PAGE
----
We have two different leadership styles and different organisation structures. The leadership style can be:
- Individual based, where we have an autocratic and directive leader. This takes almost all decisions without consulting others and it’s based on top-down structure.
- Group based, where we have a democratic and participative leadership based on bottom-up structure. This leader usually takes the final decision only after a group consensus.
The company structure can be:
- Organic, a structure in which the company and not the individual matters so roles are not strictly defined, which allow things to develop in a natural way.
- Systematic, a rational structure with a functional hierarchy which clearly defines roles.
In overall, we can say that everyone has is cultural differences, as we saw with the other model, and those differences will affect the corporate culture. However, whatever culture they belong to, everyone does what works best for themselves and their group. The only success criterion of a culture is how effective it is in ensuring its survival and prosperity.
The Hall Model
In his books The silent language and Understanding cultural differences, E. T. Hall distinguishes between pairs of contrasting cultures:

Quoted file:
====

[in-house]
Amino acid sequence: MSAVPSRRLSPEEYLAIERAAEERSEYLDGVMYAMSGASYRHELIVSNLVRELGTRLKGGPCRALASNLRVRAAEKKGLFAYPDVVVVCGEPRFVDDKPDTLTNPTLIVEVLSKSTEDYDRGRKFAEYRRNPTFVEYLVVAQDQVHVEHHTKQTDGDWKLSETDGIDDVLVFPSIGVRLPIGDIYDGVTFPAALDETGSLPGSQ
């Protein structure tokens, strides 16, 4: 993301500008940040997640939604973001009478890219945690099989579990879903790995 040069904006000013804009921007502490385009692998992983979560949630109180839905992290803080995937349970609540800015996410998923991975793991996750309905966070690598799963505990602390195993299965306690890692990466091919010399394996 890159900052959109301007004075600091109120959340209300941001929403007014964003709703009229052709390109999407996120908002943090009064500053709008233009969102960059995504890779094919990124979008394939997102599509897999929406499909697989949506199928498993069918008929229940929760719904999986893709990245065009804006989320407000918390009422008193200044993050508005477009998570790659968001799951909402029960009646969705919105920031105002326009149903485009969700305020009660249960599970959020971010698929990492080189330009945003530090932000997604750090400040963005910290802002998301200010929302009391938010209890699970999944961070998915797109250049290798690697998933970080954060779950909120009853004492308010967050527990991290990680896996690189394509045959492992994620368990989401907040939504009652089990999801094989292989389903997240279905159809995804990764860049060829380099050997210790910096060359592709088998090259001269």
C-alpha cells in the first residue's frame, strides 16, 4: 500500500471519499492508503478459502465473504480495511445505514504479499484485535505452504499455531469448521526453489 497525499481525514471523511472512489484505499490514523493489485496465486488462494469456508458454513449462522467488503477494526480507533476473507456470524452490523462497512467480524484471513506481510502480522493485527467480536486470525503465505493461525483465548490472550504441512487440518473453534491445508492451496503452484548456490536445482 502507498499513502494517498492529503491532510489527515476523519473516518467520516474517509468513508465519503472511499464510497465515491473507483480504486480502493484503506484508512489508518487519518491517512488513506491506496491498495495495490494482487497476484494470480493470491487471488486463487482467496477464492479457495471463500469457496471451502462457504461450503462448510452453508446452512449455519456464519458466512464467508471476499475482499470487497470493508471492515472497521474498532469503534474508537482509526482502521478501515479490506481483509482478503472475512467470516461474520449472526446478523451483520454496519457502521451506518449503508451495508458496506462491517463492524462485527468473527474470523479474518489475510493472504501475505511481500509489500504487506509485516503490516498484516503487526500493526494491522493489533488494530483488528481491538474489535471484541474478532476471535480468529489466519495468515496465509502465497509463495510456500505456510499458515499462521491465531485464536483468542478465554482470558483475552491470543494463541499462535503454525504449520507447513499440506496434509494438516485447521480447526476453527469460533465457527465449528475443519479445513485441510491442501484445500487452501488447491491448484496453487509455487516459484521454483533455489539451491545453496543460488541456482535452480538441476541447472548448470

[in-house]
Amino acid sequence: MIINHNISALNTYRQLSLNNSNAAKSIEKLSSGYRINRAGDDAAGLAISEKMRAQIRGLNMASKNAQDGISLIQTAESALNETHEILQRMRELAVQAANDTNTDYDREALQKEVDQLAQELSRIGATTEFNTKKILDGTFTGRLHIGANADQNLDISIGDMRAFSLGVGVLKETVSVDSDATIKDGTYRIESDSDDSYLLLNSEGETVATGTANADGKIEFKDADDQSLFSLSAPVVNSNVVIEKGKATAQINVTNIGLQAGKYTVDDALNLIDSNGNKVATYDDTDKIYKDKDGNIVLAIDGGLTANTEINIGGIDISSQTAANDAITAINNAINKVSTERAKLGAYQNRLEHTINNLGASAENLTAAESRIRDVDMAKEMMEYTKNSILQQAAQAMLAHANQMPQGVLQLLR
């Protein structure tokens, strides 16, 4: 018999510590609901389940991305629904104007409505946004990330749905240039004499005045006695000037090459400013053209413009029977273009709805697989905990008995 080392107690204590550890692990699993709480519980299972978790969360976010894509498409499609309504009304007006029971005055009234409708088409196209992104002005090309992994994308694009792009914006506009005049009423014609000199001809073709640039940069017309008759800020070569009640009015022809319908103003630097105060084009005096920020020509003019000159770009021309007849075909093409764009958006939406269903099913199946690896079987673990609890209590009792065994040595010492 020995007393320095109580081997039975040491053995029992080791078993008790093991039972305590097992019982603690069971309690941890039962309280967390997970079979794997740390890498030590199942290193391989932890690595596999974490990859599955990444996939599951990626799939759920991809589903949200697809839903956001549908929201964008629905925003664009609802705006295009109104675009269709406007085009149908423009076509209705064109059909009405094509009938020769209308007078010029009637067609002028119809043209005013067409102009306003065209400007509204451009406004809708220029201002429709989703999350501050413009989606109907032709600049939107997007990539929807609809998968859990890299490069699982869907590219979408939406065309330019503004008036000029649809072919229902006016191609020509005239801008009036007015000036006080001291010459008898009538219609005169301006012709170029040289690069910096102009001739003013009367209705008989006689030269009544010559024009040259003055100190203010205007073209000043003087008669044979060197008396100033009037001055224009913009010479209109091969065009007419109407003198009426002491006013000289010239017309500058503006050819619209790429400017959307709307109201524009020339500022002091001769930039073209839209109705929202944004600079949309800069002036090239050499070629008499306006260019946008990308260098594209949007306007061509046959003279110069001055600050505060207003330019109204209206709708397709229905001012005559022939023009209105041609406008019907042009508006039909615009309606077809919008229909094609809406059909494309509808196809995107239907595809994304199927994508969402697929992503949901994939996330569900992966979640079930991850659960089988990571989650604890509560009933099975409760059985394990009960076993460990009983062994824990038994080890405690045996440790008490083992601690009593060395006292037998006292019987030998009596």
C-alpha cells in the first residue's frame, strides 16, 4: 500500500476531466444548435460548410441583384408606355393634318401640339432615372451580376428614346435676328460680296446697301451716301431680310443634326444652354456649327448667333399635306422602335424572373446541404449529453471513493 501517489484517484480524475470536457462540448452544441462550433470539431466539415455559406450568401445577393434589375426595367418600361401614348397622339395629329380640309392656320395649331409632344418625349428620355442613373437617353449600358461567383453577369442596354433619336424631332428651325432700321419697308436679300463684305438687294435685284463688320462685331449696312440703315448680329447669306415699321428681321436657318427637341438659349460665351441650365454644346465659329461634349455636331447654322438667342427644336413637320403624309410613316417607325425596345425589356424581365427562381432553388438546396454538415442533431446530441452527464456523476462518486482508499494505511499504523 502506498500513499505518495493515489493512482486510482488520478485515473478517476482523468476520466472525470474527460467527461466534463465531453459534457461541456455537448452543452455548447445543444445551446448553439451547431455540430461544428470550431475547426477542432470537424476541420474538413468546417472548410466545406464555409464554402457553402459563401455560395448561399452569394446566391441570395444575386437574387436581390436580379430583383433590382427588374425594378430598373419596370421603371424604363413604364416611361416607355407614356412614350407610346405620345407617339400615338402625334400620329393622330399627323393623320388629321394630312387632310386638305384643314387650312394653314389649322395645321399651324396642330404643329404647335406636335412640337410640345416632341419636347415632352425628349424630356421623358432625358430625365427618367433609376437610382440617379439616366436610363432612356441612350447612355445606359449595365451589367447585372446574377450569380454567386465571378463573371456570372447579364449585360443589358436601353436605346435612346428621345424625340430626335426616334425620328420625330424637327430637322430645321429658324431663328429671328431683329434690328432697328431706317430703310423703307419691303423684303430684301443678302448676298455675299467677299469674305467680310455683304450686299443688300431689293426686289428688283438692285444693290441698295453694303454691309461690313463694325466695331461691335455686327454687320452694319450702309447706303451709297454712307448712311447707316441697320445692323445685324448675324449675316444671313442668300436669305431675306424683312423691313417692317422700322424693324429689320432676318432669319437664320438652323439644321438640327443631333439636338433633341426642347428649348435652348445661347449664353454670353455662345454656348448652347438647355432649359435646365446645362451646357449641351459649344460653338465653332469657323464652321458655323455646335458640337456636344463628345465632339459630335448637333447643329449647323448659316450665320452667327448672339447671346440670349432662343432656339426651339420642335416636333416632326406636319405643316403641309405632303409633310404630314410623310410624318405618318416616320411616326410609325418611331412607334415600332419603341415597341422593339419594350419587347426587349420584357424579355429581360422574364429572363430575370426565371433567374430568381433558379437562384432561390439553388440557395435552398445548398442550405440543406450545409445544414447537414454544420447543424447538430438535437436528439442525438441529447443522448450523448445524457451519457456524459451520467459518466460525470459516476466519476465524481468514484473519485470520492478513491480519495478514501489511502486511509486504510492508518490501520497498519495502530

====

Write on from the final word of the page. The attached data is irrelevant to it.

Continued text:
- High context and low context: in the first people speak indirectly, show respect and maintain harmony (they consider rude be too direct); in the second instead people speak directly and say what they mean (they are suspicious of people who speak indirectly (Japan, Saudi Arabia, UK vs USA and Germany).
- Monochronic cultures and polychronic culture: in the first people like to do things one at a time and in sequence; in the second people prefer to do many things at the same time.
- Information can be at a fast slow or a slow flow.
- Space dimensions are low territoriality (no burdens with other people) and high territoriality.
Anyway, time has changed and other phenomena like immigration and globalisation have determined the overcoming of the model.
All these models give us a comprehensive and useful set of tools to evaluate and understand not only other cultures, but also our own. As Pellegrino Ricardi said in this TED talk, across borders culture is not about pointing differences but extending your own borders: that’s a global mindset.
- notes of Doing Business In an International Context course, UPEC